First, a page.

Since that time, a lot of things have changed at this magazine and in this industry. What hasn’t changed is the fact that we have consistently surveyed the same machine shop/custom engine rebuilder (CER) population to get a snapshot of this industry from the experts – you, the engine rebuilder.
Numbers can give a cold, stark impression of the growth or decline of an industry, but we believe the information in this study is still the most reliable data available for tracking trends in the production of engines, cylinder heads and crankshafts, as well as specific business data. We thank every one of our survey respondents for taking the time to contribute to this report.
The data generated for this year’s Machine Shop Market Profile was collected through survey questionnaires sent to the machine shop/custom engine rebuilding membership of the Engine Builders Association (AERA). Four different questionnaires, consisting of four pages each, were developed to obtain the information contained in our profile.
We mailed questionnaires to the membership of the AERA and contacted a random sample of Engine Builder subscribers with an email survey containing key questions regarding production. In all, we heard from more than 180 locations that are performing machine work and building engines in the U.S. Analysis of the data was completed by Babcox Market Research.
The survey information reflects data for production year 2012. Part 1 of this two-part profile includes data on monthly production of engine blocks and cylinder heads, broken out by engine size as well as by gas and diesel configurations, crankshafts, core sourcing, shop equipment ownership and purchasing, and total production time spent in specific engine building areas.
As we’ve declared many times in these pages, there is no such thing as a “typical shop” – you know that each company is unique. However, you can use these averages to see how your business compares.
Nationally, the numbers look like this: the average machine shop produced nearly 21 gas and diesel engines monthly last year, up from 18 in 2011. Cause for celebration? A blip on the radar? It’s a nice return after last year’s slight downturn from a huge 2010. Of course, small variations in numbers can actually be dramatic percentage changes – this is the nature of statistical-based articles. The key, of course, is to look at the big picture with intense focus on some of the major points.
Increases were seen almost across the board, although six-cylinder gasoline engines (up 25 percent in 2010) saw a modest decline this year. Eight-cylinder diesels (another bright spot last year), fell slightly as well, but generally, the engine market appears to be doing quite well, all things considered.
V8 gas engines – which declined last year (partially, we believed, due to the “Cash for Clunkers” program and vilification of large engines in the wake of gas price increases) – jumped impressively. Four- and six-cylinder gas engines saw modest increases. The number of unspecified “other” gas engines fell rather dramatically last year from slightly more than 12 per year in 2011 to less than 2 per year in 2012.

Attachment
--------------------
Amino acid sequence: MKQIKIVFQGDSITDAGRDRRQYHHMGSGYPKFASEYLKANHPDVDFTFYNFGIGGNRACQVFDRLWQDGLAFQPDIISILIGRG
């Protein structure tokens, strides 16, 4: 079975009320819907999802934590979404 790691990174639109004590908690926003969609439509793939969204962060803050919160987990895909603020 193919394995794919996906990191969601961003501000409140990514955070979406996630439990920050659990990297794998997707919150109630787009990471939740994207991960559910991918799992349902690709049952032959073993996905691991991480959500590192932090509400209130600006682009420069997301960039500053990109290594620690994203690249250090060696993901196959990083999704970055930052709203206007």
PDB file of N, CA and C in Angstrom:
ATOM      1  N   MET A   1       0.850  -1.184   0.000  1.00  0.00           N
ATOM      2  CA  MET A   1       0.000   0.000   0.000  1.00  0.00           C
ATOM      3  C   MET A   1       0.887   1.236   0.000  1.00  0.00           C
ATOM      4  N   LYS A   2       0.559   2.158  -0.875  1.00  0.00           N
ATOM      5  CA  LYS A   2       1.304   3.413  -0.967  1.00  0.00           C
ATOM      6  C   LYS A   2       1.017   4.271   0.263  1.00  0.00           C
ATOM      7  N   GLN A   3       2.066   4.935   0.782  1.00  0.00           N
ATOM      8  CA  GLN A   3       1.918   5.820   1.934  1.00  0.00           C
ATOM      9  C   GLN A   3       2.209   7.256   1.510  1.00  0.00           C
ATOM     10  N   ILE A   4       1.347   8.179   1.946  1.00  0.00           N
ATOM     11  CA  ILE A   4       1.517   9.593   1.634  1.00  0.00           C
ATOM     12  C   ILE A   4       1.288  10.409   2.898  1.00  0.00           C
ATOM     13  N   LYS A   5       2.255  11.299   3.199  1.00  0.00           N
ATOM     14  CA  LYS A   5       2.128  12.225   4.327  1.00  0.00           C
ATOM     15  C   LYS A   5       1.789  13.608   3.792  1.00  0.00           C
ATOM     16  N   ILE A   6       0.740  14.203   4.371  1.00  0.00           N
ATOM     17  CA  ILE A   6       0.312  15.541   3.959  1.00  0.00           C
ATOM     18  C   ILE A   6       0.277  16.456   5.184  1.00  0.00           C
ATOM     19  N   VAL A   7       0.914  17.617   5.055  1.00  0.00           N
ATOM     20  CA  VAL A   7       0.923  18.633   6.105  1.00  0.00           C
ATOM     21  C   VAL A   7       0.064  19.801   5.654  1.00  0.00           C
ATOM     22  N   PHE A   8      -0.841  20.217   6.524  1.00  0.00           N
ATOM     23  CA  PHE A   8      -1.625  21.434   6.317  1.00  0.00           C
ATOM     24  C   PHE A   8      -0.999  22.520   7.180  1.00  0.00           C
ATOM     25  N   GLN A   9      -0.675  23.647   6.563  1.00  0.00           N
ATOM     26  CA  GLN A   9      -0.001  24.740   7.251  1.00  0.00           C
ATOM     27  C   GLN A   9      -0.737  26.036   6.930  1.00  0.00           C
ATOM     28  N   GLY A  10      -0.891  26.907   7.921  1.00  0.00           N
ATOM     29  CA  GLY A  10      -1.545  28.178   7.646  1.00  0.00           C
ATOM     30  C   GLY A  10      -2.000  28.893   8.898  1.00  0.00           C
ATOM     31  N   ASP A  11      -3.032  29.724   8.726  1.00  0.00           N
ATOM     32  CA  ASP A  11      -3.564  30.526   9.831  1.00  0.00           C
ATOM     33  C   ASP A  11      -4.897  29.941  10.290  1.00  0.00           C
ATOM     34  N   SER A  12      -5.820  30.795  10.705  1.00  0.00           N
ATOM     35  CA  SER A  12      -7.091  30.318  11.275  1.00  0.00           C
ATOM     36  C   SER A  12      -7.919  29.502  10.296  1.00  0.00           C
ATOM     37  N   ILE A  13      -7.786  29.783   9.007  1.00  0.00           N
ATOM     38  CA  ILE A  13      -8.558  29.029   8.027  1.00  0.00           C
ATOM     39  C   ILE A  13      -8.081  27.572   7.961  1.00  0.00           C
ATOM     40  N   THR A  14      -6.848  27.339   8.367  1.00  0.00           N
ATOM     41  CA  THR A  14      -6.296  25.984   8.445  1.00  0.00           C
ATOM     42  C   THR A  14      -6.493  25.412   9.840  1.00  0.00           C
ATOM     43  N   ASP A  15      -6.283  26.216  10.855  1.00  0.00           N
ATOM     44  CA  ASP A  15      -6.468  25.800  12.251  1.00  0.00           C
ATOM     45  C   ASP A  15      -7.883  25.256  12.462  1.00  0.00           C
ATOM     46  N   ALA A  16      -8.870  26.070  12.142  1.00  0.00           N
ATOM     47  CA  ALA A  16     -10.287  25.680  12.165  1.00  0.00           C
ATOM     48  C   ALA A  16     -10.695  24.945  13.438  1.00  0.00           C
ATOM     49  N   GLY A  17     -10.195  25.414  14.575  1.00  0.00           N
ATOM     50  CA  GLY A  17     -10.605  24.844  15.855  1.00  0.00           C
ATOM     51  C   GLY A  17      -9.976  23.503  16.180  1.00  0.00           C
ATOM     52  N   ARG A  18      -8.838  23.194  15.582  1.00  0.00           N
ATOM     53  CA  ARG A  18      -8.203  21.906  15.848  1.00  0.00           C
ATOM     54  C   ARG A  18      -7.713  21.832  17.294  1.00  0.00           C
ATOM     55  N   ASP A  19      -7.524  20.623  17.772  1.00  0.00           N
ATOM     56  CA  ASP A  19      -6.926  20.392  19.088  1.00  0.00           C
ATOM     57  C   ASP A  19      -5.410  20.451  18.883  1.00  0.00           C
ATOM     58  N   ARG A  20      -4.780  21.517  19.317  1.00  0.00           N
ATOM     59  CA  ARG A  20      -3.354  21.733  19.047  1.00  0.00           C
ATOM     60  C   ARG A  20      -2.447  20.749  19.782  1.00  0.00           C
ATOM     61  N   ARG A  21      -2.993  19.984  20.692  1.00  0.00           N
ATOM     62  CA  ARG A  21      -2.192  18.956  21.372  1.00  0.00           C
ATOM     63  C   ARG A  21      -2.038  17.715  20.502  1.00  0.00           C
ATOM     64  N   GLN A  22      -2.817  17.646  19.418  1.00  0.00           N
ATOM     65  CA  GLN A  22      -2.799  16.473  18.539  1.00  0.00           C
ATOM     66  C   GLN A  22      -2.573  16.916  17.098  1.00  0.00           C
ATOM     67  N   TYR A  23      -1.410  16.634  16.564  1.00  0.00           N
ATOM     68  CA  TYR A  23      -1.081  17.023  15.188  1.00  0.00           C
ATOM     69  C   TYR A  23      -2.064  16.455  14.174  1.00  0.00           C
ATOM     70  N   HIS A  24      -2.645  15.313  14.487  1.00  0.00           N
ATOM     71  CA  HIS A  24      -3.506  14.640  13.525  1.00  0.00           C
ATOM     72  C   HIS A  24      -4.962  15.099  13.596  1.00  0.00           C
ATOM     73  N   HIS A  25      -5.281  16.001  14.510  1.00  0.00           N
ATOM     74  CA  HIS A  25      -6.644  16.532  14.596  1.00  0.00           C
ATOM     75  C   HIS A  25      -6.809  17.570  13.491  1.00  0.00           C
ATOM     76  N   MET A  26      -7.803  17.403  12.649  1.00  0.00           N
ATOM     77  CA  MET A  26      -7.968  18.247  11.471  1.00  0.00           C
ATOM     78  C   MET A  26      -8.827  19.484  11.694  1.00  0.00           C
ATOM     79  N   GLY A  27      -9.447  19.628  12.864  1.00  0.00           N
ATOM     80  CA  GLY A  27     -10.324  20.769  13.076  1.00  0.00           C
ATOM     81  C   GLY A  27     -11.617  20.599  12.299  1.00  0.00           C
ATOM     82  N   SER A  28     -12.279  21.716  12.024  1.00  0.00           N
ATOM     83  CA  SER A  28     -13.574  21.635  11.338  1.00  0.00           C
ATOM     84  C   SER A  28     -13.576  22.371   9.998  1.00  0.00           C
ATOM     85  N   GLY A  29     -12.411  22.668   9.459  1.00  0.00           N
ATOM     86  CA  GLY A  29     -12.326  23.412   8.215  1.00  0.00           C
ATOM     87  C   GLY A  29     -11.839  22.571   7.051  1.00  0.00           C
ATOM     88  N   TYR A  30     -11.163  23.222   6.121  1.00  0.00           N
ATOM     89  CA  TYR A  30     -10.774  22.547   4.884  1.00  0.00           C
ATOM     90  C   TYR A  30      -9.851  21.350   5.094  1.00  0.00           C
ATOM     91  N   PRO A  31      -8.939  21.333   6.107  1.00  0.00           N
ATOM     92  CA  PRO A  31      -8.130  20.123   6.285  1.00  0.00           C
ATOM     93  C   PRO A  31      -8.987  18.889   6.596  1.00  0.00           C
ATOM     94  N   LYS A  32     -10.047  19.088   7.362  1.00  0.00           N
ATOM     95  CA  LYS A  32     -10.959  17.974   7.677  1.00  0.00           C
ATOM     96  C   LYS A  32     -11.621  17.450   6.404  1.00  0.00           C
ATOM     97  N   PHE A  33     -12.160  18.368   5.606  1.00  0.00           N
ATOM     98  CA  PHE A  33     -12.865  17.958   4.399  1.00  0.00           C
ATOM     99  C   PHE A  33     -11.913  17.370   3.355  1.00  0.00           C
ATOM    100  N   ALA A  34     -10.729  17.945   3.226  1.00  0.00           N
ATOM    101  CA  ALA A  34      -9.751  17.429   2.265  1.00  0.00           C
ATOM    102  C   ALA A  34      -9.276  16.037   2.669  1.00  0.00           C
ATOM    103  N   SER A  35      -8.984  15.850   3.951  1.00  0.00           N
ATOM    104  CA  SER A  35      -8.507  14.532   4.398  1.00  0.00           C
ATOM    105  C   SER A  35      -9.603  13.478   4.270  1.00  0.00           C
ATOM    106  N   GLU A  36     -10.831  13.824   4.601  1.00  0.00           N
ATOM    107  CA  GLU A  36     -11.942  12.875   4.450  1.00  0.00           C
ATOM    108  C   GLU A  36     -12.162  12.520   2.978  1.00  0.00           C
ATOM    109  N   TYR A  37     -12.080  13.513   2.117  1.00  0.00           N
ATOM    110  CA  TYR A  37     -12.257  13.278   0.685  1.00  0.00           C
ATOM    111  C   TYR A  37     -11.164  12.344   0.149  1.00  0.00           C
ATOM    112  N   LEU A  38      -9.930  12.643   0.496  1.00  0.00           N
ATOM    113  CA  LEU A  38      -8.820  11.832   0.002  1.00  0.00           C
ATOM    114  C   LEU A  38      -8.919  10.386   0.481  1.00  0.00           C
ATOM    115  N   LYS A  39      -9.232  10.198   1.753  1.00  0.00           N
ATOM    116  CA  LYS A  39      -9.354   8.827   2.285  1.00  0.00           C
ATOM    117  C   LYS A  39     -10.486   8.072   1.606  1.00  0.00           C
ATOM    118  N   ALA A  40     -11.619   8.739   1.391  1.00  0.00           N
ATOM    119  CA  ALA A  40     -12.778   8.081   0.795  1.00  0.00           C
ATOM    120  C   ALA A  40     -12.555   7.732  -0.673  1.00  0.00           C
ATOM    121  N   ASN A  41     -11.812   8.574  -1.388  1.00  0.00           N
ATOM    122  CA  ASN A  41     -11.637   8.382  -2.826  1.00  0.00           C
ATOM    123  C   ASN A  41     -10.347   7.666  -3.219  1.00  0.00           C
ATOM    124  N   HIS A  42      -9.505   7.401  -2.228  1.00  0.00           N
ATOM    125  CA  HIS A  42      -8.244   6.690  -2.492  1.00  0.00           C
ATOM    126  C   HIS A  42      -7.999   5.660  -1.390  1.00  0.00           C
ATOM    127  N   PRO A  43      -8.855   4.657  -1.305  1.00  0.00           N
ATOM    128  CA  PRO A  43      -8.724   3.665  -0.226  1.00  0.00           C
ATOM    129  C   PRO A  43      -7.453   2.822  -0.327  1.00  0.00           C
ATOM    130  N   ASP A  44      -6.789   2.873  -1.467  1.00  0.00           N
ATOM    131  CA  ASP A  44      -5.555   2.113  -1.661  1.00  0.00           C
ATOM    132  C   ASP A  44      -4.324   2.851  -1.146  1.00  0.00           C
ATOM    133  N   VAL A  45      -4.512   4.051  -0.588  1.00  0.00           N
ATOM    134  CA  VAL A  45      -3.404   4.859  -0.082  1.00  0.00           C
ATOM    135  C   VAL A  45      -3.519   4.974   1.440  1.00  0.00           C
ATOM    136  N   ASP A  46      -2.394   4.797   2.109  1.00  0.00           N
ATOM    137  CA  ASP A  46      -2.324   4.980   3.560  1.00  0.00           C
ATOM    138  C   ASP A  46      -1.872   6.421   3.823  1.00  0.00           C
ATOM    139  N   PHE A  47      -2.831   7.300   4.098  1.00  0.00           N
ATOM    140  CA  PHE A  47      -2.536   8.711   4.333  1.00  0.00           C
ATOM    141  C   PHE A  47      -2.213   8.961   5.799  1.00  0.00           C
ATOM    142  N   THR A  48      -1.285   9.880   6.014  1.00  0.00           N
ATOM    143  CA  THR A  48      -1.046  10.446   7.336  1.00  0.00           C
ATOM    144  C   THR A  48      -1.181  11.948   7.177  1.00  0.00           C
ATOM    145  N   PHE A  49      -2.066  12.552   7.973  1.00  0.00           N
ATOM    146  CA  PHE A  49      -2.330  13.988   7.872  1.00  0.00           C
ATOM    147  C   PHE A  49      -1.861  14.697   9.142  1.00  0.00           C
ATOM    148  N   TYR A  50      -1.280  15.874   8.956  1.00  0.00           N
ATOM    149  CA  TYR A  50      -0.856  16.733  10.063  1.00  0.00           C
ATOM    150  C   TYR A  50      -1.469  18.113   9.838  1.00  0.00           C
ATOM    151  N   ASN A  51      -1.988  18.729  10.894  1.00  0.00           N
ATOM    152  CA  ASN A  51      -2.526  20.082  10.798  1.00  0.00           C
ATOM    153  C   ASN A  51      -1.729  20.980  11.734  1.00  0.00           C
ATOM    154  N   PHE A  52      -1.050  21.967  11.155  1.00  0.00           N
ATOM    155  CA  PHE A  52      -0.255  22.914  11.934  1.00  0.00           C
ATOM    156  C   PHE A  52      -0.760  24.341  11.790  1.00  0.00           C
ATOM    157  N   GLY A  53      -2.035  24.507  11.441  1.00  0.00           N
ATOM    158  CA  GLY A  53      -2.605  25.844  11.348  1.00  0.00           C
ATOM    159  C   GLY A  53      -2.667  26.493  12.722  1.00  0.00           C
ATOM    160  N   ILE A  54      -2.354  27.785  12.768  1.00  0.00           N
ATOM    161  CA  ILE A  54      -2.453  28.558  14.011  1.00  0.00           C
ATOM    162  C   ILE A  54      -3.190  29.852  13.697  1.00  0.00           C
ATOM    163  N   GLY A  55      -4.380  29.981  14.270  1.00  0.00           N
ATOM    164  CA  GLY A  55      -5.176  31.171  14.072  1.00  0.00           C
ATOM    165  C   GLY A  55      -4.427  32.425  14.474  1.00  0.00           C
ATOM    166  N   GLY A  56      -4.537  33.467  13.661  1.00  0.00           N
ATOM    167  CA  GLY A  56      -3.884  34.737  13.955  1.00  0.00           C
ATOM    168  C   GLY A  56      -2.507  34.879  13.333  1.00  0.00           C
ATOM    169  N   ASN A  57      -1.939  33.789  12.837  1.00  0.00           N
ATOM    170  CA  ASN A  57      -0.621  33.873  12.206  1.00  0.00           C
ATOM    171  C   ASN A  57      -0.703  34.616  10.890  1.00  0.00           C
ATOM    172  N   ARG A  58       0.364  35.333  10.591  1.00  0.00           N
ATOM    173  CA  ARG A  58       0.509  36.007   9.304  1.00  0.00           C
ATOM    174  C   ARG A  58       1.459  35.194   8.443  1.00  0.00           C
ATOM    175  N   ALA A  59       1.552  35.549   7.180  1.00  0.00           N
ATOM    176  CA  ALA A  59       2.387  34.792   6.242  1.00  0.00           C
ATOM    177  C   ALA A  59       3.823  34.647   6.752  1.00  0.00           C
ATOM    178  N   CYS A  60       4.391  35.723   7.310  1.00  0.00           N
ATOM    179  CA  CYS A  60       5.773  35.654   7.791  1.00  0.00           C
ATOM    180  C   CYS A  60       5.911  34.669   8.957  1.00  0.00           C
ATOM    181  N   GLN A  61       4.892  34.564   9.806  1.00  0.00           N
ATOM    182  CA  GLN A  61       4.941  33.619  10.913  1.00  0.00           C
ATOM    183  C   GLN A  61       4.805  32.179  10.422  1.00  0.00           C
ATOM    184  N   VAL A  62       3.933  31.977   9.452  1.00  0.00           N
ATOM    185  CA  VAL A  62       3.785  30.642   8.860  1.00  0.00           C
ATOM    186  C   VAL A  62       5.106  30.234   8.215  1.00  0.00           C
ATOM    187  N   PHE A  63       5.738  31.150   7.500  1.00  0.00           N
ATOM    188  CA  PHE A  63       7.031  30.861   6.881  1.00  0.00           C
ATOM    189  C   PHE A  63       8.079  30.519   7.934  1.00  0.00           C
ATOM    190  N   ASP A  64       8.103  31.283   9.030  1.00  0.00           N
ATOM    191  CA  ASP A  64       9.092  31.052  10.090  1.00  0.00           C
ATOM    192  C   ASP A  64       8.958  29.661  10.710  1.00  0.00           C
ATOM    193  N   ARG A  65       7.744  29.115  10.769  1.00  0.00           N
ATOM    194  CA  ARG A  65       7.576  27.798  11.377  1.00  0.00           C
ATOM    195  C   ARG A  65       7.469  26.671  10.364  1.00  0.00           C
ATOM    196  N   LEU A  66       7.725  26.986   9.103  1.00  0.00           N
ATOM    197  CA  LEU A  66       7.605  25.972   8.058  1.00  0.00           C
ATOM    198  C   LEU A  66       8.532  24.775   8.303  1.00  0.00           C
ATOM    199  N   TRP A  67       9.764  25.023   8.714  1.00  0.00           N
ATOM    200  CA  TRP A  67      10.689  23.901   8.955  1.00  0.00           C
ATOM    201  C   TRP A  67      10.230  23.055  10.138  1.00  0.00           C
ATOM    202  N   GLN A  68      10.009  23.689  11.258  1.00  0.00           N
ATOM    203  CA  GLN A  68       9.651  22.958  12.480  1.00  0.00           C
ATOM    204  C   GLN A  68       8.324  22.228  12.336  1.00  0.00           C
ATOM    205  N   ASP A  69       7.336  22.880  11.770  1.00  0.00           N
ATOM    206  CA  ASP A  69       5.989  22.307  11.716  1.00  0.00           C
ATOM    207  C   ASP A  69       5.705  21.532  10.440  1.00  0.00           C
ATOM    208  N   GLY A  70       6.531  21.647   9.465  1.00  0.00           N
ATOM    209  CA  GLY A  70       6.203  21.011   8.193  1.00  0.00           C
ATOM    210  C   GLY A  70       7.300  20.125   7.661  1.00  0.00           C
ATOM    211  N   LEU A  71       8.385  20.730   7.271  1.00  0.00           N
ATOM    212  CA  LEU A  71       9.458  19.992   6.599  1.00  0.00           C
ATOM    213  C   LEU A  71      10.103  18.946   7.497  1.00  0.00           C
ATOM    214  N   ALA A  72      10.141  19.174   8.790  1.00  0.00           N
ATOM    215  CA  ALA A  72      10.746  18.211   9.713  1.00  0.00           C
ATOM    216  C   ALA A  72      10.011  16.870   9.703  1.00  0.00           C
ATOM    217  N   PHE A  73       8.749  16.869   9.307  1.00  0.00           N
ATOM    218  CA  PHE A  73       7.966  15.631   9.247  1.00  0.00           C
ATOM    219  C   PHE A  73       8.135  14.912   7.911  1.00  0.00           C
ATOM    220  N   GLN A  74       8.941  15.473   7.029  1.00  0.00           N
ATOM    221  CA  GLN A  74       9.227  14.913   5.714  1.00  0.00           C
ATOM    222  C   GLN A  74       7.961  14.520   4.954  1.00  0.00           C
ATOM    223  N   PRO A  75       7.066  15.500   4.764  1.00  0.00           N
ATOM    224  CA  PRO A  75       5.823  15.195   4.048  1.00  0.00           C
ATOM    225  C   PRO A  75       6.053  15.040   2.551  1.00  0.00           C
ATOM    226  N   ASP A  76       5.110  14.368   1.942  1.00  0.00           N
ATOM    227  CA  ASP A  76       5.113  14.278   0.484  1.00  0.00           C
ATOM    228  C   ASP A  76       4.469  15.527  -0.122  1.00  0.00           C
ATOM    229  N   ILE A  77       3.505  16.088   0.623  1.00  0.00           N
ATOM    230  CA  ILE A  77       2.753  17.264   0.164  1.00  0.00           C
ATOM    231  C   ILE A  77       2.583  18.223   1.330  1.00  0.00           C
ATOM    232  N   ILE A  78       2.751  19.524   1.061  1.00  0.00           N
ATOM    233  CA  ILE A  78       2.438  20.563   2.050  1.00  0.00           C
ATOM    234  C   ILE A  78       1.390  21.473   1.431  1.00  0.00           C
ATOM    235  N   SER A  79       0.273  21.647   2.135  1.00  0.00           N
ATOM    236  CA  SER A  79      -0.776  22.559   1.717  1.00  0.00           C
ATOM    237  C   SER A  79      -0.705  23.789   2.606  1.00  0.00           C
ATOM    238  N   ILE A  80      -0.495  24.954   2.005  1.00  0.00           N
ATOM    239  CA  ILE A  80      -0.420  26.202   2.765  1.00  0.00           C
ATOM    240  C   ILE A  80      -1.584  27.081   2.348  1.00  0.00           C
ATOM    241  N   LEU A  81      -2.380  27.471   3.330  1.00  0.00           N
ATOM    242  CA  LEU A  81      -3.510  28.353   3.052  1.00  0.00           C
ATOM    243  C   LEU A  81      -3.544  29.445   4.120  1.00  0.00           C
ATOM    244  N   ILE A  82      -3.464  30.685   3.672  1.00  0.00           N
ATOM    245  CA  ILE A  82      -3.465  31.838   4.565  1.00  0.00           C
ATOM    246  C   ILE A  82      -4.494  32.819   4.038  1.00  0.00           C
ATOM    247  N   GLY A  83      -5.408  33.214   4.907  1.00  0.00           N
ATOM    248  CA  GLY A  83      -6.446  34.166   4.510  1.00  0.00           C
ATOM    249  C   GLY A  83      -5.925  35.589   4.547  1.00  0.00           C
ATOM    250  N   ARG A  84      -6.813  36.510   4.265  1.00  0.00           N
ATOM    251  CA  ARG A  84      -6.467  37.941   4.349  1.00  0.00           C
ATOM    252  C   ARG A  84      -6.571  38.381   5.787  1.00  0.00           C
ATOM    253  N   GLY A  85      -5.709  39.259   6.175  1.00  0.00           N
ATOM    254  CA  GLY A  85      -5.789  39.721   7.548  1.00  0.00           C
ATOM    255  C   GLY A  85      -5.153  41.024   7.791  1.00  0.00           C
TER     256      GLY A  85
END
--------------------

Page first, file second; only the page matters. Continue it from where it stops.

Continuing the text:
Overall, gas engine production increased around 18 percent in 2012.
The diesel engine segment experienced another great year last year, except for the aforementioned V8s. The growth of 4-cylinder, 6-cylinder and “other” engines indicates that industrial, commercial and agricultural opportunities remain.
Overall, the number of diesel engines climbed to 3.1 engines per month, an impressive 24 percent increase from last year.
The average national monthly gas and diesel engine production of almost 21 units translates to 252 engines produced annually. This is down from the 264 reported in 2010, yet is still higher than the annual production of 216 engines produced during 2011 and the 152 engines produced during 2008 by the typical CER.
Projected onto a universe of 3,000 to 5,000 full-service machine shops, it’s estimated that CERs accounted for between 648,000 to 1.26 million gas and diesel engines built during production year 2012. Last year the market range for the same size universe was 924,000 to 1.08 million units.
If you add in an estimated 450,000 engines remanufactured annually by approximately 30 North American production engine remanufacturers (PERs), the combined total number of engines rebuilt in 2012 by CERs and PERs would be approximately 1.21 million to 1.71 million units. This compares to an upper range of approximately 1.53 million engines produced by PERs and CERs during production year 2011.
At an average retail cost of approximately $2,600 per engine, we calculate that the total rebuilt/ remanufactured engine market generated between $3.15 billion and $4.45 billion in rebuilt engine sales in 2012.
More rebuilders said they saw a production increase in 2012 – unfortunately, more also saw their production numbers decline. However, the bulk of our respondents (more than 76 percent, as a matter of fact) said production numbers stayed the same or increased. Of those who did report an increase, it was, on average, nearly 14.5 percent. The average decline was a relatively mild 9 percent.
Sales of rebuilt engines in 2012 trended in different ways. Import gas engines fell nearly 3 percentage points while domestic gas engines rose the same; the diesel market saw import engines hand the domestics a 2.1 percentage point decline.
We’ve used the word “diversification” a lot in Engine Builder recently. While certain shops specialize in a particular type of engine, increasingly we see the successful shops being the ones who can, frankly, do it all. With less competition, someone has to do the rest of the work, you know.
According to our survey respondents, the percentage of engine rebuilding falling into various categories in the typical shop breaks down like this: automotive gas – 46.2 percent; performance – 20.1 percent; industrial – 6 percent; medium-duty diesel – 7.5 percent; automotive diesel – 4.9 percent; performance diesel – 4.3 percent; marine engines – 4.2 percent; heavy-duty diesel – 3.8 percent; motorcycle/mower/other small – 1.7 percent; and other types – 0.6 percent.